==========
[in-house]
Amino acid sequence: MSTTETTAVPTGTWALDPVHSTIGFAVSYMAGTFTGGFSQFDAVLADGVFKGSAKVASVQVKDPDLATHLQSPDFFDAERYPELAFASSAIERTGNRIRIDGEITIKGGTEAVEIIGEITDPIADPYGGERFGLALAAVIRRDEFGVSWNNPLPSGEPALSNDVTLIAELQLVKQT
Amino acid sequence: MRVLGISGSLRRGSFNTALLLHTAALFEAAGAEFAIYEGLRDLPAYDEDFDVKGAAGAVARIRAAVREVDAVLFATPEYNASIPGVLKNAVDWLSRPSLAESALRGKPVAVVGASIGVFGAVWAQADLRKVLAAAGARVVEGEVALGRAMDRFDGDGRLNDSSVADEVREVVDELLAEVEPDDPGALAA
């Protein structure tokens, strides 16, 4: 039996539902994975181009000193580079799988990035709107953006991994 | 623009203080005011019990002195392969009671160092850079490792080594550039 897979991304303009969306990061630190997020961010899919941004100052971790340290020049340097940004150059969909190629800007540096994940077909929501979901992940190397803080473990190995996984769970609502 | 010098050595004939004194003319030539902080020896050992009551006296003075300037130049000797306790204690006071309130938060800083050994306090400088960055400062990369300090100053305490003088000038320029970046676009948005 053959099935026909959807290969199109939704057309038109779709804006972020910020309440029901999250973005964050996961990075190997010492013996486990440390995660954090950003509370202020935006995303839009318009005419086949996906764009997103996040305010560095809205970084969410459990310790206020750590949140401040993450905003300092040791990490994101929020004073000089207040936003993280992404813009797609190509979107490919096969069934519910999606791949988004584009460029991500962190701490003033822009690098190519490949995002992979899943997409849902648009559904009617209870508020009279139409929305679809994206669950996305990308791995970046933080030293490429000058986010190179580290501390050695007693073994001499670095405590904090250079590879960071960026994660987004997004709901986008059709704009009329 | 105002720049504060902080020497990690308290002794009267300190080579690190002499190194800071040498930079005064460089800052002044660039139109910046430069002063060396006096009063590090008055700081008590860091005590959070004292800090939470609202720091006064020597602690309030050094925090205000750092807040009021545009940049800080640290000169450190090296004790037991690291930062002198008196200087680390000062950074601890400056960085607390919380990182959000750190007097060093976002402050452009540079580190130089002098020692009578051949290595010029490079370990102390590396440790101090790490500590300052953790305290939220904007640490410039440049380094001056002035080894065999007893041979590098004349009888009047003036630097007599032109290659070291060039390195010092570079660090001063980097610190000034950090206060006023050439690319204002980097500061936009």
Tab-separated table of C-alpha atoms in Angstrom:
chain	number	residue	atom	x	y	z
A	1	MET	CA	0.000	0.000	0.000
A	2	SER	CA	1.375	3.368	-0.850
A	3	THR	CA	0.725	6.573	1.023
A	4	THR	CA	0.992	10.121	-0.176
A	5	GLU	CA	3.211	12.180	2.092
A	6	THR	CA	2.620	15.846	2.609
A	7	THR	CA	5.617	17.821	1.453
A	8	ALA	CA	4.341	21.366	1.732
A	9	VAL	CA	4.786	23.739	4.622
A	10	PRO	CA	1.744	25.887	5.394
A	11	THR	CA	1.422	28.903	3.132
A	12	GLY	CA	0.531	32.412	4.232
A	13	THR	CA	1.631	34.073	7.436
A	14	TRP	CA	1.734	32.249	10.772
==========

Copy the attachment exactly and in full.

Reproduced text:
[in-house]
Amino acid sequence: MSTTETTAVPTGTWALDPVHSTIGFAVSYMAGTFTGGFSQFDAVLADGVFKGSAKVASVQVKDPDLATHLQSPDFFDAERYPELAFASSAIERTGNRIRIDGEITIKGGTEAVEIIGEITDPIADPYGGERFGLALAAVIRRDEFGVSWNNPLPSGEPALSNDVTLIAELQLVKQT
Amino acid sequence: MRVLGISGSLRRGSFNTALLLHTAALFEAAGAEFAIYEGLRDLPAYDEDFDVKGAAGAVARIRAAVREVDAVLFATPEYNASIPGVLKNAVDWLSRPSLAESALRGKPVAVVGASIGVFGAVWAQADLRKVLAAAGARVVEGEVALGRAMDRFDGDGRLNDSSVADEVREVVDELLAEVEPDDPGALAA
């Protein structure tokens, strides 16, 4: 039996539902994975181009000193580079799988990035709107953006991994 | 623009203080005011019990002195392969009671160092850079490792080594550039 897979991304303009969306990061630190997020961010899919941004100052971790340290020049340097940004150059969909190629800007540096994940077909929501979901992940190397803080473990190995996984769970609502 | 010098050595004939004194003319030539902080020896050992009551006296003075300037130049000797306790204690006071309130938060800083050994306090400088960055400062990369300090100053305490003088000038320029970046676009948005 053959099935026909959807290969199109939704057309038109779709804006972020910020309440029901999250973005964050996961990075190997010492013996486990440390995660954090950003509370202020935006995303839009318009005419086949996906764009997103996040305010560095809205970084969410459990310790206020750590949140401040993450905003300092040791990490994101929020004073000089207040936003993280992404813009797609190509979107490919096969069934519910999606791949988004584009460029991500962190701490003033822009690098190519490949995002992979899943997409849902648009559904009617209870508020009279139409929305679809994206669950996305990308791995970046933080030293490429000058986010190179580290501390050695007693073994001499670095405590904090250079590879960071960026994660987004997004709901986008059709704009009329 | 105002720049504060902080020497990690308290002794009267300190080579690190002499190194800071040498930079005064460089800052002044660039139109910046430069002063060396006096009063590090008055700081008590860091005590959070004292800090939470609202720091006064020597602690309030050094925090205000750092807040009021545009940049800080640290000169450190090296004790037991690291930062002198008196200087680390000062950074601890400056960085607390919380990182959000750190007097060093976002402050452009540079580190130089002098020692009578051949290595010029490079370990102390590396440790101090790490500590300052953790305290939220904007640490410039440049380094001056002035080894065999007893041979590098004349009888009047003036630097007599032109290659070291060039390195010092570079660090001063980097610190000034950090206060006023050439690319204002980097500061936009």
Tab-separated table of C-alpha atoms in Angstrom:
chain	number	residue	atom	x	y	z
A	1	MET	CA	0.000	0.000	0.000
A	2	SER	CA	1.375	3.368	-0.850
A	3	THR	CA	0.725	6.573	1.023
A	4	THR	CA	0.992	10.121	-0.176
A	5	GLU	CA	3.211	12.180	2.092
A	6	THR	CA	2.620	15.846	2.609
A	7	THR	CA	5.617	17.821	1.453
A	8	ALA	CA	4.341	21.366	1.732
A	9	VAL	CA	4.786	23.739	4.622
A	10	PRO	CA	1.744	25.887	5.394
A	11	THR	CA	1.422	28.903	3.132
A	12	GLY	CA	0.531	32.412	4.232
A	13	THR	CA	1.631	34.073	7.436
A	14	TRP	CA	1.734	32.249	10.772